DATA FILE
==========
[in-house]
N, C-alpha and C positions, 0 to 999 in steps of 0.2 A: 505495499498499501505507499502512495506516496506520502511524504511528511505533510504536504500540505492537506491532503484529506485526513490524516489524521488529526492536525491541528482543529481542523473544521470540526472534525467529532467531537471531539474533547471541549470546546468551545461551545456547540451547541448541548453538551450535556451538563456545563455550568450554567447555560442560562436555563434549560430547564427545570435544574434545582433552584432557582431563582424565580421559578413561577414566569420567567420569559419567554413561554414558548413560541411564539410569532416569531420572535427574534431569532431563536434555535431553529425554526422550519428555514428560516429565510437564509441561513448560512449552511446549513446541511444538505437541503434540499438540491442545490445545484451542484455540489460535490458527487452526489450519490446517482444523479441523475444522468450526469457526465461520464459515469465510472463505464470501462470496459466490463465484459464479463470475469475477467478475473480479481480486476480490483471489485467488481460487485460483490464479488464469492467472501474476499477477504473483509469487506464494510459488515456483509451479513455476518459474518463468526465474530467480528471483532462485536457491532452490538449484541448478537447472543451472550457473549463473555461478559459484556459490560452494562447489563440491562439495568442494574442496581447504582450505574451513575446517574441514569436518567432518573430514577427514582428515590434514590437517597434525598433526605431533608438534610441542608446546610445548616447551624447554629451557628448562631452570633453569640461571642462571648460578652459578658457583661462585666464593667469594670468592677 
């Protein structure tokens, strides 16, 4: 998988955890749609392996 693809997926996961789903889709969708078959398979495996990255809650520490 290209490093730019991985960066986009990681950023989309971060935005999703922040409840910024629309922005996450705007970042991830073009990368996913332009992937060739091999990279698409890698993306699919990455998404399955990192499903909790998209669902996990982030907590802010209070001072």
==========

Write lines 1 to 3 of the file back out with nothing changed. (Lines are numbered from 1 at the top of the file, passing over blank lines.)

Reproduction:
[in-house]
N, C-alpha and C positions, 0 to 999 in steps of 0.2 A: 505495499498499501505507499502512495506516496506520502511524504511528511505533510504536504500540505492537506491532503484529506485526513490524516489524521488529526492536525491541528482543529481542523473544521470540526472534525467529532467531537471531539474533547471541549470546546468551545461551545456547540451547541448541548453538551450535556451538563456545563455550568450554567447555560442560562436555563434549560430547564427545570435544574434545582433552584432557582431563582424565580421559578413561577414566569420567567420569559419567554413561554414558548413560541411564539410569532416569531420572535427574534431569532431563536434555535431553529425554526422550519428555514428560516429565510437564509441561513448560512449552511446549513446541511444538505437541503434540499438540491442545490445545484451542484455540489460535490458527487452526489450519490446517482444523479441523475444522468450526469457526465461520464459515469465510472463505464470501462470496459466490463465484459464479463470475469475477467478475473480479481480486476480490483471489485467488481460487485460483490464479488464469492467472501474476499477477504473483509469487506464494510459488515456483509451479513455476518459474518463468526465474530467480528471483532462485536457491532452490538449484541448478537447472543451472550457473549463473555461478559459484556459490560452494562447489563440491562439495568442494574442496581447504582450505574451513575446517574441514569436518567432518573430514577427514582428515590434514590437517597434525598433526605431533608438534610441542608446546610445548616447551624447554629451557628448562631452570633453569640461571642462571648460578652459578658457583661462585666464593667469594670468592677 
């Protein structure tokens, strides 16, 4: 998988955890749609392996 693809997926996961789903889709969708078959398979495996990255809650520490 290209490093730019991985960066986009990681950023989309971060935005999703922040409840910024629309922005996450705007970042991830073009990368996913332009992937060739091999990279698409890698993306699919990455998404399955990192499903909790998209669902996990982030907590802010209070001072």